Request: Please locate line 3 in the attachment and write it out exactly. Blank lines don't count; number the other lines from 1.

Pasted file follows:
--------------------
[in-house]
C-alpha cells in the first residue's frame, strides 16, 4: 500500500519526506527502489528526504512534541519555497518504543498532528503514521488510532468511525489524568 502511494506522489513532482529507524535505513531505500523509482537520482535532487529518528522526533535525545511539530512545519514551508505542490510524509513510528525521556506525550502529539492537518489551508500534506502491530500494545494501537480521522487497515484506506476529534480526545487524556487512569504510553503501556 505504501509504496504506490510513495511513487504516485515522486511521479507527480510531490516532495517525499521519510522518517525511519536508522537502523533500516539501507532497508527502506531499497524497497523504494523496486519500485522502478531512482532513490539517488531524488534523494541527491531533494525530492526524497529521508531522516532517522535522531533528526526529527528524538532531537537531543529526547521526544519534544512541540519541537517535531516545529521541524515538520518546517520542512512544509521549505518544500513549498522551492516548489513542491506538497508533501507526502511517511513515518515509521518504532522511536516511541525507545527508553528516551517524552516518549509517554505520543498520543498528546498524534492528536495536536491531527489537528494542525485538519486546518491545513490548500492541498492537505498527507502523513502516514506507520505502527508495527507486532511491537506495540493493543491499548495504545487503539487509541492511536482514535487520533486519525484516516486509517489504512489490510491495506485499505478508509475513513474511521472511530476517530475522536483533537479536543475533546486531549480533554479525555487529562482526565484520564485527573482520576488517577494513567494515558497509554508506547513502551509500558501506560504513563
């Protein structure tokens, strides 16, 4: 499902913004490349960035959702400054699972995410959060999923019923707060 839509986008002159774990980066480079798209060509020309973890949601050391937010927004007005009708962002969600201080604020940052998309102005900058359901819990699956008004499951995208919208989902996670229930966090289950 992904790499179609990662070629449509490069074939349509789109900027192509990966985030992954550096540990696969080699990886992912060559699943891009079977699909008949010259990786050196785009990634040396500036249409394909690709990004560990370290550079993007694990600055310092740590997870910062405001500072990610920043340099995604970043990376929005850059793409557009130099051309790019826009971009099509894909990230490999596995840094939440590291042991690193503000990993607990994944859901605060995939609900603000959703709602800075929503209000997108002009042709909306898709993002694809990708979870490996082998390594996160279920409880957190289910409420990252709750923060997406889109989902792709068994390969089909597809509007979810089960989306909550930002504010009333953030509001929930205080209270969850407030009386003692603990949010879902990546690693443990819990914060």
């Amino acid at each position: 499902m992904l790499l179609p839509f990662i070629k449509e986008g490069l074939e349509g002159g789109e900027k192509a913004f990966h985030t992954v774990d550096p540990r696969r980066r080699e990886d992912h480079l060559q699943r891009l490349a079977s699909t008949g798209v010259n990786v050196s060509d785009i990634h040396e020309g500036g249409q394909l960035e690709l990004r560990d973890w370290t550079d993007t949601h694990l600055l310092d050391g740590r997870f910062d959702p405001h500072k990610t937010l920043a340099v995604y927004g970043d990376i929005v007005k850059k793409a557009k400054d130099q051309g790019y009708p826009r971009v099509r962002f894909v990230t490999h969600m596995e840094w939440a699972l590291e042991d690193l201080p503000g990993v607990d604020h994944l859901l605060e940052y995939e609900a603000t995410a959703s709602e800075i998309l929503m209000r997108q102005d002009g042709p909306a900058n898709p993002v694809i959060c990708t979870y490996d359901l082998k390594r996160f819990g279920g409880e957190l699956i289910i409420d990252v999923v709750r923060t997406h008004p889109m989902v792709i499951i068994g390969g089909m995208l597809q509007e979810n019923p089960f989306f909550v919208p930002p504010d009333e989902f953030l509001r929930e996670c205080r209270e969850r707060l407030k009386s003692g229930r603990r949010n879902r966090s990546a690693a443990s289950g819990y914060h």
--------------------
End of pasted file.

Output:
């Protein structure tokens, strides 16, 4: 499902913004490349960035959702400054699972995410959060999923019923707060 839509986008002159774990980066480079798209060509020309973890949601050391937010927004007005009708962002969600201080604020940052998309102005900058359901819990699956008004499951995208919208989902996670229930966090289950 992904790499179609990662070629449509490069074939349509789109900027192509990966985030992954550096540990696969080699990886992912060559699943891009079977699909008949010259990786050196785009990634040396500036249409394909690709990004560990370290550079993007694990600055310092740590997870910062405001500072990610920043340099995604970043990376929005850059793409557009130099051309790019826009971009099509894909990230490999596995840094939440590291042991690193503000990993607990994944859901605060995939609900603000959703709602800075929503209000997108002009042709909306898709993002694809990708979870490996082998390594996160279920409880957190289910409420990252709750923060997406889109989902792709068994390969089909597809509007979810089960989306909550930002504010009333953030509001929930205080209270969850407030009386003692603990949010879902990546690693443990819990914060």